MLB’s best, worst early surprises

Photo Credit: Kim Klement-USA TODAY Sports

MLB’s best, worst early surprises

The Tampa Bay Rays are hot, the games have been quick, and some clubs already are extending beer sales into the eighth inning, which means it’s never too early in the season to make decisions that impact the bottom line.

While much of the efficient happenings in baseball have come as expected — looking at you, pitch clock — there have been expectations exceeded, while some teams and players are in need of wake-up calls.


1. Tampa Bay Rays
All hail St. Petersburg’s finest.

The Rays opened the season with 11-consecutive victories to nail down the first 11-0 start since the 1981 Oakland Athletics. It was tied for the fifth-best start to open a major league season, as long as we count 1884’s St. Louis Maroons (20-0) and New York Gothams (12-0).

The Rays’ 29 home runs through 11 games tied the St. Louis Cardinals’ record set in 2000. On the pitching side, Tampa Bay had baseball’s top ERA (1.73), WHIP (0.93), and opponents’ batting average (.185). Somebody alert the fan base. Attendance was 16,724 per game through the first eight home dates.

2. Arizona Diamondbacks
In 2021, the Diamondbacks were forced to slither back into their hole after a 110-loss season, making the somewhat surprise move to retain manager Torey Lovullo.

It looks like a sound decision now, as Lovullo has maneuvered all of the team’s (fast) moving pieces into an early winner. Arizona lacks power but makes up for it by being one of the best base-running teams in baseball. And their lightning-quick outfield is a pitcher’s dream. The D-backs are 5-3 against the Dodgers, making them wish they had more division games this season, not less.

3. Luis Robert, White Sox
It is not as if Robert is incapable of a power surge, but his hot start surely has helped quiet some of the talk that he may never meet expectations on the Southside.

What Robert needs to turn back into the MVP candidate that was projected for him is better health. A bevy of issues held him down the past two years. His five early home runs have him tied with Pete Alonso, Bryan Reynolds, and Ryan Mountcastle for the MLB lead. Aaron Judge is stalking the early leaders in the Home Run Handicap.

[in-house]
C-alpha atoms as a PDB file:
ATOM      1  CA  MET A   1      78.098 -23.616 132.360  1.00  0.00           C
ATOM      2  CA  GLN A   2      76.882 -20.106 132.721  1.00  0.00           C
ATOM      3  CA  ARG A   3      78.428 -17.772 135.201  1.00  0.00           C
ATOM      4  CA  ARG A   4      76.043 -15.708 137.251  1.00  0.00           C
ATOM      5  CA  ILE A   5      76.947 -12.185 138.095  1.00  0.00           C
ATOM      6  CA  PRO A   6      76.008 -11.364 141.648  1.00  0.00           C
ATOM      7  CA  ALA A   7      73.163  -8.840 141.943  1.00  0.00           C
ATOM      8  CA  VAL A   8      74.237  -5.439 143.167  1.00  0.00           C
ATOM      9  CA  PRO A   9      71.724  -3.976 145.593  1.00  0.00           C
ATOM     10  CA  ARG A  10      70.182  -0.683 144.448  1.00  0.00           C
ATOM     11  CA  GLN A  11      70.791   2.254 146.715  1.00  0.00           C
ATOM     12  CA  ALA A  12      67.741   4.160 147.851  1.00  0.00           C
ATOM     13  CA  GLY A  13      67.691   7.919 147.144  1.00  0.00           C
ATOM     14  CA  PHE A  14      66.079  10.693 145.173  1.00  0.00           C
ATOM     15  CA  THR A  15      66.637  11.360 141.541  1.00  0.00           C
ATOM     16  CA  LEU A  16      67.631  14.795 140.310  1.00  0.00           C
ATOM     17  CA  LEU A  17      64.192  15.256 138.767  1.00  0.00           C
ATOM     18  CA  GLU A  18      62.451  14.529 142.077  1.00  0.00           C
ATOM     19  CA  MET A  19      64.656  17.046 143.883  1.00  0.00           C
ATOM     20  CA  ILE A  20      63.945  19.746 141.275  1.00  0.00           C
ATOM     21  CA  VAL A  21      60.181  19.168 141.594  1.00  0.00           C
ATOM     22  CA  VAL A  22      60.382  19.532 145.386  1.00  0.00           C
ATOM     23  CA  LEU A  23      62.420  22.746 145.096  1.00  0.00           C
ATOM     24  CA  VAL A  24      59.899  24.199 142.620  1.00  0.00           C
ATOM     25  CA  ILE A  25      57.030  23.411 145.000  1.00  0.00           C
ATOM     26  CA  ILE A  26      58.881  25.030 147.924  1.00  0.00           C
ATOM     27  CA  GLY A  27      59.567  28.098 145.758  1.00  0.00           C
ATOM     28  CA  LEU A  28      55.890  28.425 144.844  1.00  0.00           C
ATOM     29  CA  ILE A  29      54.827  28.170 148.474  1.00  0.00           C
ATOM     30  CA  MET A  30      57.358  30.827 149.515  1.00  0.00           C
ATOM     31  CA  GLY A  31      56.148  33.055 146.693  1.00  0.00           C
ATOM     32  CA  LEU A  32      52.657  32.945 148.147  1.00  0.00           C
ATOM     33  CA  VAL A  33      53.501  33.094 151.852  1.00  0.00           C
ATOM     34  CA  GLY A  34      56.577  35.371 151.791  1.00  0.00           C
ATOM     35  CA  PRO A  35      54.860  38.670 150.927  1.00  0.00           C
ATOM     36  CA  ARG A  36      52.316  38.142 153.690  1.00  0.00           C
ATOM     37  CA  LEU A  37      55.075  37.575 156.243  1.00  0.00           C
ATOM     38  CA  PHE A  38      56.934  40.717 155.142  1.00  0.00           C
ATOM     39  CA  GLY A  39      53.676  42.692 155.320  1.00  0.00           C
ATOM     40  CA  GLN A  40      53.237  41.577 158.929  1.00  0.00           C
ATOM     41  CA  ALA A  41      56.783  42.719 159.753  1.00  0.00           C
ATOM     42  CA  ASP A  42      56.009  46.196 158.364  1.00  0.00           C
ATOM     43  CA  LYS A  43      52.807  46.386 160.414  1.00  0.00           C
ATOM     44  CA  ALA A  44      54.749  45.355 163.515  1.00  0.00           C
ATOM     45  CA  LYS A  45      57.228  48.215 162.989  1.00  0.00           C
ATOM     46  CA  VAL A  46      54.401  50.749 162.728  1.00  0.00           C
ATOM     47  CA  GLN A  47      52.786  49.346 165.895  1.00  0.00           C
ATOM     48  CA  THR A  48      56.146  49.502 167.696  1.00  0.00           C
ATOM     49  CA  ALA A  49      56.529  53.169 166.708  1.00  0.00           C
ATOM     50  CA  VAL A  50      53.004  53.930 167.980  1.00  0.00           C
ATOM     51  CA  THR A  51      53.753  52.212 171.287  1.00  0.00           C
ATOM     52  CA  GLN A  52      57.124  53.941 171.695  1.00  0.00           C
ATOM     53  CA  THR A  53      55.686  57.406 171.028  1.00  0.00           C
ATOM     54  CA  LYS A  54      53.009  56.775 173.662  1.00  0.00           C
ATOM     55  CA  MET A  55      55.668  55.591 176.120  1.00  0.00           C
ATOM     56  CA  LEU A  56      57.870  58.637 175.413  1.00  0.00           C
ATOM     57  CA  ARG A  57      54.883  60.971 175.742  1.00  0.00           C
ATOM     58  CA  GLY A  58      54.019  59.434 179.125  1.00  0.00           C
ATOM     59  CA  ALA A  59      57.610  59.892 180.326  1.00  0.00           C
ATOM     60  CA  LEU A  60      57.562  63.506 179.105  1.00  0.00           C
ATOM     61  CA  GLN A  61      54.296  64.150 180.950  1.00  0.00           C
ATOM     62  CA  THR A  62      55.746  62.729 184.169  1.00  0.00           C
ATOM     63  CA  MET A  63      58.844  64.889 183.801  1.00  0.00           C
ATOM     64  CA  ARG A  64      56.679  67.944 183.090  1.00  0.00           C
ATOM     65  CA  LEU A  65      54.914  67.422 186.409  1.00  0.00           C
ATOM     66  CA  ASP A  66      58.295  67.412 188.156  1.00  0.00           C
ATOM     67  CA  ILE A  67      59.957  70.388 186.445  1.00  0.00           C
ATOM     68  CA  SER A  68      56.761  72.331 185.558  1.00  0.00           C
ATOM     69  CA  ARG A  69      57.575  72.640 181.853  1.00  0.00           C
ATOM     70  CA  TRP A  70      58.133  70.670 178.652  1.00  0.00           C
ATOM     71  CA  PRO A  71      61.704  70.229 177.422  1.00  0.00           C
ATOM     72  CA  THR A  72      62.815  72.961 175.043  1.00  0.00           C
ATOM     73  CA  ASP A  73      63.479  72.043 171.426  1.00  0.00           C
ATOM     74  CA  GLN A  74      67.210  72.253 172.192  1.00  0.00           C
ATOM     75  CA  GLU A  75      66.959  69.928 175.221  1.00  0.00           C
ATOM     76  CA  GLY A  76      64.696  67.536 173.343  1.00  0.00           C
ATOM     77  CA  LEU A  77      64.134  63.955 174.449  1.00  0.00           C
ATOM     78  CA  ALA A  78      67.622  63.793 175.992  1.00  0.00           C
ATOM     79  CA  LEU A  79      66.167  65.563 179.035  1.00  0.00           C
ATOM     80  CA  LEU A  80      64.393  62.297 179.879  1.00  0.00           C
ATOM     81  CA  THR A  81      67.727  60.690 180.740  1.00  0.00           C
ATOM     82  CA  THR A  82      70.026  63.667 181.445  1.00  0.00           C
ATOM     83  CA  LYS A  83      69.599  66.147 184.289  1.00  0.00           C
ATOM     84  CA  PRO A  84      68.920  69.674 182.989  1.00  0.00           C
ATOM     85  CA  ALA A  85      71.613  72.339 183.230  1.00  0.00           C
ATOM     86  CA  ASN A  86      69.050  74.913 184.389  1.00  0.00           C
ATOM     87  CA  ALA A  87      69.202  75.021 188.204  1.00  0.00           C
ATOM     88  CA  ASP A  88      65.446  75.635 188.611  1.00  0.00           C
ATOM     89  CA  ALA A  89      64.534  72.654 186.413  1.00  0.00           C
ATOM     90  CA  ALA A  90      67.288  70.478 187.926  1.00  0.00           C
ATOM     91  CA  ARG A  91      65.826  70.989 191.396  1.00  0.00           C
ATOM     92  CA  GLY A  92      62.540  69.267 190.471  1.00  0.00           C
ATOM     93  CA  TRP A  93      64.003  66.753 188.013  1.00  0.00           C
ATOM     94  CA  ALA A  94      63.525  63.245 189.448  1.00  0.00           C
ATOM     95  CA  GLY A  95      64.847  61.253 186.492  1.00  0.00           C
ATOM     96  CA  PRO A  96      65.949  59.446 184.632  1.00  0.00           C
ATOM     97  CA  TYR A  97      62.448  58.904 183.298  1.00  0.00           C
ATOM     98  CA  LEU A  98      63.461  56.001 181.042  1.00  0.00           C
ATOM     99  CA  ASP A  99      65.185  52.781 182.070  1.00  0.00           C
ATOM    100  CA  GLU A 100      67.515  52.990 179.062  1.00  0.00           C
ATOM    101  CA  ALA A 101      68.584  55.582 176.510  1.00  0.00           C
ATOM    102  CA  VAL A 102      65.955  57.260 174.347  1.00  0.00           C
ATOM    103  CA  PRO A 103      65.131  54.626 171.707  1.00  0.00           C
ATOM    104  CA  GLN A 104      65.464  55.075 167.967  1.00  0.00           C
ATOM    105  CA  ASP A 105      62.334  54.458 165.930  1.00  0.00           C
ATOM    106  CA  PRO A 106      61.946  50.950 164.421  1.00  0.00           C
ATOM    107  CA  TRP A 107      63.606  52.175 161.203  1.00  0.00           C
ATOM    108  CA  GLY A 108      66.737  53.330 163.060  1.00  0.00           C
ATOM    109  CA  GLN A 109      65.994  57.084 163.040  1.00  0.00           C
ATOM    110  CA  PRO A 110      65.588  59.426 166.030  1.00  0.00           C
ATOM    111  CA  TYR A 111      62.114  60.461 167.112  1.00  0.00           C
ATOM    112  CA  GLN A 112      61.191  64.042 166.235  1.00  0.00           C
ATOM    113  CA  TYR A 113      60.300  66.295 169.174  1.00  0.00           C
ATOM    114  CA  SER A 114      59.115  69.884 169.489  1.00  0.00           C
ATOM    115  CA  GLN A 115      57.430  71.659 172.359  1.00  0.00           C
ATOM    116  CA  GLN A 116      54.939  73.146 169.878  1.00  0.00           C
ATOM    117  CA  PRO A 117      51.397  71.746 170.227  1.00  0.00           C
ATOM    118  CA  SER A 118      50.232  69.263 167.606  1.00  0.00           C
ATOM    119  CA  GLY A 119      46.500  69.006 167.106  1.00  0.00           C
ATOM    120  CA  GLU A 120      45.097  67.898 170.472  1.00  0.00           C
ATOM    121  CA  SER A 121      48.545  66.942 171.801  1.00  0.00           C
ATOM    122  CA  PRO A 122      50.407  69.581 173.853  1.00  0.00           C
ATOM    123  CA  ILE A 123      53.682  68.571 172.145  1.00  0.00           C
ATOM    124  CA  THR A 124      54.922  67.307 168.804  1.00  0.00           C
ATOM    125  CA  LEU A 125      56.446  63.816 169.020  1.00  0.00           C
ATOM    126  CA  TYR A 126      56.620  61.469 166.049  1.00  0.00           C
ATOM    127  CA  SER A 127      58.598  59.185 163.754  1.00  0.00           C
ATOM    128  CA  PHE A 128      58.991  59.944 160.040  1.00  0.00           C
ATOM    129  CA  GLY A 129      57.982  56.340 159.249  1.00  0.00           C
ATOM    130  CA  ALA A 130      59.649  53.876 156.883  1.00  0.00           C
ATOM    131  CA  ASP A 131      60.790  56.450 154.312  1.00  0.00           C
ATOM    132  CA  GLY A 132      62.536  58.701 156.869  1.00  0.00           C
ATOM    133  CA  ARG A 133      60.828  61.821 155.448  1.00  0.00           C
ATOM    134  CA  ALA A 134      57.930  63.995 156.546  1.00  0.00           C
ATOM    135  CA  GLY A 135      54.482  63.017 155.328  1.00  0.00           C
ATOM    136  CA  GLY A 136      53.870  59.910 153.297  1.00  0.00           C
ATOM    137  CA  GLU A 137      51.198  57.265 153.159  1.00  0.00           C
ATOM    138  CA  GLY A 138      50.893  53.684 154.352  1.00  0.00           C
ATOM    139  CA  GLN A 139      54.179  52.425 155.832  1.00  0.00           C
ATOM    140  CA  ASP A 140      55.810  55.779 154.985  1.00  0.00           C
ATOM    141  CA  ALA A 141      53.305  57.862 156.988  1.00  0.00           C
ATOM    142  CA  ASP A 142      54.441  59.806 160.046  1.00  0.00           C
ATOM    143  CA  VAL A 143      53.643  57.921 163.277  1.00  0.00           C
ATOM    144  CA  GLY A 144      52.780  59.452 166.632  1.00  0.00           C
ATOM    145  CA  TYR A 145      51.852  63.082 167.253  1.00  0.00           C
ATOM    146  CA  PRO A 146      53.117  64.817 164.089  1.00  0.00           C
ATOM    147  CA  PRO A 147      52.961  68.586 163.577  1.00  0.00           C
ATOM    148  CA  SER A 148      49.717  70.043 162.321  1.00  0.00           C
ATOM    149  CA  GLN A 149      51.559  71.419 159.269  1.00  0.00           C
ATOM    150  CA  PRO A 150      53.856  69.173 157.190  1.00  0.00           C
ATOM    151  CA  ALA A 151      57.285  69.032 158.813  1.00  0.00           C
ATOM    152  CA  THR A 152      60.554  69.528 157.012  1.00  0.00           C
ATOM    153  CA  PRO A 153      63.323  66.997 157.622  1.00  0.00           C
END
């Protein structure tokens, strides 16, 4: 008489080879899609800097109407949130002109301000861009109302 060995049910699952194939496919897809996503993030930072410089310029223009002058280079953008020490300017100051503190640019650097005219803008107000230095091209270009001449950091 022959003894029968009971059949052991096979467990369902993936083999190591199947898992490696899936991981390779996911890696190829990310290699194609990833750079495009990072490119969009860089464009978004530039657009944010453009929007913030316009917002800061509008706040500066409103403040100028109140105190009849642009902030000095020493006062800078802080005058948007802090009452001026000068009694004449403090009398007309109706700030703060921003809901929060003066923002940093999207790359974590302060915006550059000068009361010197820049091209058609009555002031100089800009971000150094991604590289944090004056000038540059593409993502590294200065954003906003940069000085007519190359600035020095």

1. Los Angeles Dodgers
Trea Turner departed via free agency, and his replacement at shortstop, Gavin Lux, was lost for the season with a knee injury. But the area that has hurt the Dodgers most is in the bullpen, which had a dreadful 4.70 ERA through 12 games. That’s up from last year’s NL-best 2.87 mark. At .500 early in the second full week of the season, LA did have a plus-19 run differential, second best in the NL and fifth best in baseball, pointing toward an inability to win the close games.

2. Alex Bregman, Astros
The World Series champions were off to a sub-.500 start through the first dozen games with an OPS of .709, which was 21st in baseball.

Bregman finally hit a home run Tuesday, but it came in a loss to the Pittsburgh Pirates. The veteran is off to his second-consecutive slow start with a .188 batting average and a .587 OPS. He did mash in August last season to get his numbers respectable again, although the Astros would rather not wait that long in 2023.

3. Philadelphia Phillies
A hot dog for $1 sounds like an affordable meal unless we are talking about Philadelphia, where fans on Tuesday changed the food promotion into $1 flying-projectile night to protest the home team’s sluggish play. The defending NL champions have mustard on their collective faces following a 4-7 start that was, at that point, merely a half-game better than the rebuilding Washington Nationals.

Staff ace Aaron Nola (0-2) was saddled with a 7.04 ERA through three starts.

–Field Level Media

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